On September 15, 1963, a bomb killed four young African American girls in a church in Birmingham, Alabama. Addie Mae Collins, Carole Robertson and Cynthia Wesley were 14 years old; Denise McNair was 11. Twenty-two other people, including Addie Mae’s younger sister, Sarah, were injured in the terrorist attack, which was carried out by four members of the Ku Klux Klan. The 16th Street Baptist Church bombing, as it came to be called, was a grim turning point in the American civil rights movements, as even hardened segregationists (some of them, anyway) were appalled at the scale of violence directed at innocents.
Photographer Frank Dandridge was in Birmingham to cover the aftermath of the bombing; the funerals of the four murdered girls; and the almost inconceivably tense and volatile racial situation in the heavily armed town after the bombing. While there, Dandridge made a picture of 12-year-old Sarah Collins — bandages covering her injured eyes, cuts marking the spots where glass shards had torn her face — that became one of the signature photographs of the era: a portrait that captured, in one riveting frame, the bilious, lethal aggression that lay behind so much of the anti-integrationist rhetoric of the Deep South.
When LIFE magazine first ran the photograph in its Sept. 27, 1963, issue (see below), the editors not only called out the officially sanctioned atmosphere in Alabama that fostered such depravity, but also included what they called “a powerful condemnation from an unexpected source — a white Birmingham lawyer named Charles Morgan Jr.” Standing before a segregated meeting of the city’s Young Men’s Business Club, Morgan said of the bombing:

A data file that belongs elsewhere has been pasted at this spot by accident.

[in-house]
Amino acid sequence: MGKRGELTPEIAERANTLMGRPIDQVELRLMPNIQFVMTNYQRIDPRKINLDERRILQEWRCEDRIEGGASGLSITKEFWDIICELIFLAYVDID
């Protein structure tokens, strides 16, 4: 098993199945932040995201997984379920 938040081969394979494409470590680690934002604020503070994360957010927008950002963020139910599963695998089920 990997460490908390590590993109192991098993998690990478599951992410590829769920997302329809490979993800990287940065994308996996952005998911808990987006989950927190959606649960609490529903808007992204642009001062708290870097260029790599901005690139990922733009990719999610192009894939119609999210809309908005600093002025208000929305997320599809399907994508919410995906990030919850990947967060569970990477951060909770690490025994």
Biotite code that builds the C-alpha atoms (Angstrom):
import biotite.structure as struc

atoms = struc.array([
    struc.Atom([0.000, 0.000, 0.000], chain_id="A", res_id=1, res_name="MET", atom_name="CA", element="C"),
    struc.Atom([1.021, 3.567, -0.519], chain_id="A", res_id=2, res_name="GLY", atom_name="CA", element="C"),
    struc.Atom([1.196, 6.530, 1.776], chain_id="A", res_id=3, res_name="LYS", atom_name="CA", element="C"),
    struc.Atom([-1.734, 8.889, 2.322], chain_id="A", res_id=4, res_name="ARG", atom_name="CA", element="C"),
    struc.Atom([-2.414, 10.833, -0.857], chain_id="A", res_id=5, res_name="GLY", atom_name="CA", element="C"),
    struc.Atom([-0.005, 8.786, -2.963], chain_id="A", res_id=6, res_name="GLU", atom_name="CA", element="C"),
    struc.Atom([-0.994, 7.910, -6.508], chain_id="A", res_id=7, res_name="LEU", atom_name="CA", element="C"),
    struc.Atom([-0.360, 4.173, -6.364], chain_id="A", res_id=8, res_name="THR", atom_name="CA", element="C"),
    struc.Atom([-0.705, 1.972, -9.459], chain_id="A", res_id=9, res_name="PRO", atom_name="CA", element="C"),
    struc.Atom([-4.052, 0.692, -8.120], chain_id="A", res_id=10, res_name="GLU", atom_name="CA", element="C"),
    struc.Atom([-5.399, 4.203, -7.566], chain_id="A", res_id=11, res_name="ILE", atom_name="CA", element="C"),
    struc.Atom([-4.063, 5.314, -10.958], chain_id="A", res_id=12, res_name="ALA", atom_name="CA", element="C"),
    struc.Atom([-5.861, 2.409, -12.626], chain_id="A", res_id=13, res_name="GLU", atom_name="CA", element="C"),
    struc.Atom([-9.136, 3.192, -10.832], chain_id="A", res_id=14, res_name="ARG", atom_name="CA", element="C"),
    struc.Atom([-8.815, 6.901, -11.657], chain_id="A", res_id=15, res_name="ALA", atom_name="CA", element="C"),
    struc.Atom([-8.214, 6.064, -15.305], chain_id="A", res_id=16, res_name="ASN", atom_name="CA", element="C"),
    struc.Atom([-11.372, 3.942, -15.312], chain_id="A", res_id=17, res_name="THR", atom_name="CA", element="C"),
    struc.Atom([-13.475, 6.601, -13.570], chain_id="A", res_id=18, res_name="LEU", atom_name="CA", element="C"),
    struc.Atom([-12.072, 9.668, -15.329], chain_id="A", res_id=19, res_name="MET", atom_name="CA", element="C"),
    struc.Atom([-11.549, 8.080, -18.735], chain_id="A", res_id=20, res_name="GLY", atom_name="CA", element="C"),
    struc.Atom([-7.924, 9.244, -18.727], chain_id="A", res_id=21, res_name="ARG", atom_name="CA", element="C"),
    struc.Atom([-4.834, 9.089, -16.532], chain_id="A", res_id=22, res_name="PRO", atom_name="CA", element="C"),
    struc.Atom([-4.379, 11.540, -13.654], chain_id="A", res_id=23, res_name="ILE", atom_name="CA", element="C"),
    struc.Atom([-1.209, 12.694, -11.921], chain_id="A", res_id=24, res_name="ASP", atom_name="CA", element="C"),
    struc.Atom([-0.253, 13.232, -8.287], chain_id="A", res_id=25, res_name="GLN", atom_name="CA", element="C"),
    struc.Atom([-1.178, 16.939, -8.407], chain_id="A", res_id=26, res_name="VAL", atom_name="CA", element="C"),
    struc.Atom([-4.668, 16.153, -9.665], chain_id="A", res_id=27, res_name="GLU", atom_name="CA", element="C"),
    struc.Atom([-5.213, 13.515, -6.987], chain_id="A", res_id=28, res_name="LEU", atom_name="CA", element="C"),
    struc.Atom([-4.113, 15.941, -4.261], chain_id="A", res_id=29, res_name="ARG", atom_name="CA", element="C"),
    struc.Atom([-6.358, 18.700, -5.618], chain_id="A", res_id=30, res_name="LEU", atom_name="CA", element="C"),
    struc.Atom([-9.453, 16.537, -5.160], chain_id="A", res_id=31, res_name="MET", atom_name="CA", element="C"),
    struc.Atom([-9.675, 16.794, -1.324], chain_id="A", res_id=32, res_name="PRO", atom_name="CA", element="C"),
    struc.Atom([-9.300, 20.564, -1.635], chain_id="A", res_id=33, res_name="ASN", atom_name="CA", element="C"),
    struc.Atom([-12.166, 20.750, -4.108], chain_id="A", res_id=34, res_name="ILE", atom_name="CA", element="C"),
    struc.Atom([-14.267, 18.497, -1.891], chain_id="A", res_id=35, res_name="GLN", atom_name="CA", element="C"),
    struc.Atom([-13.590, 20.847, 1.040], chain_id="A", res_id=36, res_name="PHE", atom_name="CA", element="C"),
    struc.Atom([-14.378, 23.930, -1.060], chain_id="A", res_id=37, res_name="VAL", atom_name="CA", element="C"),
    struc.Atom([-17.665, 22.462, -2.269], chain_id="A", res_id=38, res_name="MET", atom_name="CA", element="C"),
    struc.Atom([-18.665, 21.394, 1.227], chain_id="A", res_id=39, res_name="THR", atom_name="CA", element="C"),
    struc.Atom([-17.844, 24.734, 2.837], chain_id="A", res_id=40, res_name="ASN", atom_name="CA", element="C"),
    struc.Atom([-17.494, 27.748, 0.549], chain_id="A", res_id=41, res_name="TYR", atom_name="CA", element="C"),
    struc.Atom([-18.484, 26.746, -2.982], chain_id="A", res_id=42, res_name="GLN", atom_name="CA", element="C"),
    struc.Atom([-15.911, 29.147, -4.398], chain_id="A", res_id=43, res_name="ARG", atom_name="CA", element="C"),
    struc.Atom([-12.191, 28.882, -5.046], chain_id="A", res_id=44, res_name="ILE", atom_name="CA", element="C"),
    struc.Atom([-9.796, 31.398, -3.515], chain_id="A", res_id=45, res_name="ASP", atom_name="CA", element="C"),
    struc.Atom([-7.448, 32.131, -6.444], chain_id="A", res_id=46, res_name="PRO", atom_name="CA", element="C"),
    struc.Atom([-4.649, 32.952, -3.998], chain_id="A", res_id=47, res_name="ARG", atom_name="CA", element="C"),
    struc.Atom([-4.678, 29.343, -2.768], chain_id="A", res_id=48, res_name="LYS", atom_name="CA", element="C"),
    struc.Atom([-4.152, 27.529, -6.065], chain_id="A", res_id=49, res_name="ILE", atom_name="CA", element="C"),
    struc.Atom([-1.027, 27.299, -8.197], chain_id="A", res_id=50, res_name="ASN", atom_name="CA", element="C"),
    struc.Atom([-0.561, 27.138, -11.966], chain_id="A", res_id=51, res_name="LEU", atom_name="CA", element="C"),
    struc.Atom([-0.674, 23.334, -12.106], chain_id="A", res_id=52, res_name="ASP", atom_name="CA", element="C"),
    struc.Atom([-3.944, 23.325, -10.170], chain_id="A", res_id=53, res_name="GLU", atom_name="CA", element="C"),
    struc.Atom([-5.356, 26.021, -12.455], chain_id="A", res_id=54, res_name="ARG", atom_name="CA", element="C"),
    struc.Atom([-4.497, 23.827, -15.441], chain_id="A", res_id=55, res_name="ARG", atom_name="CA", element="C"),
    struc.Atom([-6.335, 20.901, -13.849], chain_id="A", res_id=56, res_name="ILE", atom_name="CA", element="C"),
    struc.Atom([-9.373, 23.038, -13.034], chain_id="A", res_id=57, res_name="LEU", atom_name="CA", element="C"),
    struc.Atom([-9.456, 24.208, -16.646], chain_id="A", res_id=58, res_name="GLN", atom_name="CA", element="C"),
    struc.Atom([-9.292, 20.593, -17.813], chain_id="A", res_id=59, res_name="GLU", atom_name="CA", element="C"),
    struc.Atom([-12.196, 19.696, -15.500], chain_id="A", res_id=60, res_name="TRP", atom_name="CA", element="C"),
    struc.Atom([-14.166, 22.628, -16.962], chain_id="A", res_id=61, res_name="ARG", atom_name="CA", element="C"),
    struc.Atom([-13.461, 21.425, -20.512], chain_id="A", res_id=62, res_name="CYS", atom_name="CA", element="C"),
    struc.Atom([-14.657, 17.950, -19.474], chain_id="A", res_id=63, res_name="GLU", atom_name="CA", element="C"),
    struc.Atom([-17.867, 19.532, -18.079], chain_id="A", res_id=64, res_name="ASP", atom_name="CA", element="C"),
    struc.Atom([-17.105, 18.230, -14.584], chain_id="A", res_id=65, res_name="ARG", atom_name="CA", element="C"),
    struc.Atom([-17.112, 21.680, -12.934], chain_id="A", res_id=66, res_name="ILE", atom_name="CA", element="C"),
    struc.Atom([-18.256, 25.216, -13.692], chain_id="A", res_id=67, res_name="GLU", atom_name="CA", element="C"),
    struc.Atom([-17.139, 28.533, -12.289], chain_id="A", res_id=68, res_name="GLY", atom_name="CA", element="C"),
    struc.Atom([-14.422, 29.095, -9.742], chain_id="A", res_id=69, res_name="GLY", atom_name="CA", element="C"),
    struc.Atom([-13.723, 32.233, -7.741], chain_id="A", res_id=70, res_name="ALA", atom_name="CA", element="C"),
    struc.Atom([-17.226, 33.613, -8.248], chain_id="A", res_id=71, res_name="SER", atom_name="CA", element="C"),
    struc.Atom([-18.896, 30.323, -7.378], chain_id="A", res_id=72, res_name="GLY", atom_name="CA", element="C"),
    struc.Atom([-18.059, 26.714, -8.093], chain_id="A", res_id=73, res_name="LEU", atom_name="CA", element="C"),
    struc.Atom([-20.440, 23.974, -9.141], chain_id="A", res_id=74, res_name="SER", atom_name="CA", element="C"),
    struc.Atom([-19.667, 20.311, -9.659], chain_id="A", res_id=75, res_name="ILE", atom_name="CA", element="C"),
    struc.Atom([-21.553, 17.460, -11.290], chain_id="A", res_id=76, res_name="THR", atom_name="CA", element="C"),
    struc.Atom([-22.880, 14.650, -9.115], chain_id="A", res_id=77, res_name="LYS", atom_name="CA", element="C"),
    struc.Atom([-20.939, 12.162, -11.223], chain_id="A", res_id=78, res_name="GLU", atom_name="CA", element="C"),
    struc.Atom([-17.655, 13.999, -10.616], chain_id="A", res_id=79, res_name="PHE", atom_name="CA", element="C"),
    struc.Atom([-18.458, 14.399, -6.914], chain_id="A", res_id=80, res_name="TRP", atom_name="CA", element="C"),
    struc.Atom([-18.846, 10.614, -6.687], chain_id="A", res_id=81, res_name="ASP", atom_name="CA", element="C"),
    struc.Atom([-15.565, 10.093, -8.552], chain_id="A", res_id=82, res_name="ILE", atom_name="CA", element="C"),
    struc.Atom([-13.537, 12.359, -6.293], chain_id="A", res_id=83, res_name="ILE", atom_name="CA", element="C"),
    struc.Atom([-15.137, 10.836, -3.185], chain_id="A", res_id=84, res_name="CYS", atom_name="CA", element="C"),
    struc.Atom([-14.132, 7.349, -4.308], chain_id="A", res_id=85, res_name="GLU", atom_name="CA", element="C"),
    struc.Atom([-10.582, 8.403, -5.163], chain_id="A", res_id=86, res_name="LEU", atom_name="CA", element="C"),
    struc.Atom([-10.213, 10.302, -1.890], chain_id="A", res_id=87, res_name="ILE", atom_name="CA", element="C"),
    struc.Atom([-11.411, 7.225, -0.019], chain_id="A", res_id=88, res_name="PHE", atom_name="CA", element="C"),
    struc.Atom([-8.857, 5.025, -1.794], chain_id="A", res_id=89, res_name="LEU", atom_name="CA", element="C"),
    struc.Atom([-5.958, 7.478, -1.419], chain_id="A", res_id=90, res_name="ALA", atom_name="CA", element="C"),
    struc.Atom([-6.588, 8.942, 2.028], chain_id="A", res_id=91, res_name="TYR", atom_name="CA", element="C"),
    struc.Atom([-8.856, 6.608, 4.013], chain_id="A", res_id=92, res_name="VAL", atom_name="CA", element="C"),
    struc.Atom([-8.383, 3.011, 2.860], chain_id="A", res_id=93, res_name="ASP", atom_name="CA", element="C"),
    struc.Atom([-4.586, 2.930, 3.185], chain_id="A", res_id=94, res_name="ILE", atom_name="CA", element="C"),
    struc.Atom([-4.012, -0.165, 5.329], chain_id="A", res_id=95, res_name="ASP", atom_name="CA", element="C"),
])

Who did it? It’s really rather simple. The “who” is every little individual who talks about the “niggers” and spreads the seeds of his hate to his neighbor and his son. The “who” is every governor who ever shouted for lawlessness and became a law violator. It is every senator and every representative who in the halls of Congress stands and with mock humility tells the world that things back home aren’t really like they are. It is courts that move ever so slowly and newspapers that timorously defend the law. It is all the Christians and all their ministers who spoke too late in anguished cries against violence. It is the coward in each of us who clucks admonitions. We are 10 years of lawless preachments, 10 years of criticism of law, of courts, of our fellow man; a decade of telling schoolchildren the opposite of what the civic books say. We are a mass of intolerance and bigotry and stand indicted before our young. We are cursed by the failure of each of us to accept responsibility, by our defense of an already dead institution.
Who is really guilty? Each of us. Each citizen who has not consciously attempted to bring about peaceful compliance with the decisions of the Supreme Court; each citizen who has ever said, “They ought to kill that ‘nigger.'” Every person in this community who has in any way contributed to the popularity of hatred is at least as guilty, or more so, as the demented fool who threw that bomb.
Sarah Collins (now Sarah Collins Rudolph) survived her injuries — but she lost one eye and today lives with pieces of glass embedded in the other. Now 62, she lives with her husband George not far from Birmingham, and is fighting for restitution from the federal government for medical expenses she incurred and for literally decades of suffering after the church bombing. In short, like thousands of other Americans have done (especially in recent years), she is seeking some sort of compensation as a victim of terrorism.
On September 10, 2013, Collins Rudolph attended a ceremony in Washington, where the four girls who were murdered in September 1963 were posthumously honored with a Congressional Gold Medal.
“It’s just such an awful, awful shame,” Collins Rudolph says, all these years later, “that it took that much violence for some people to finally wake up to what was happening in their own country.”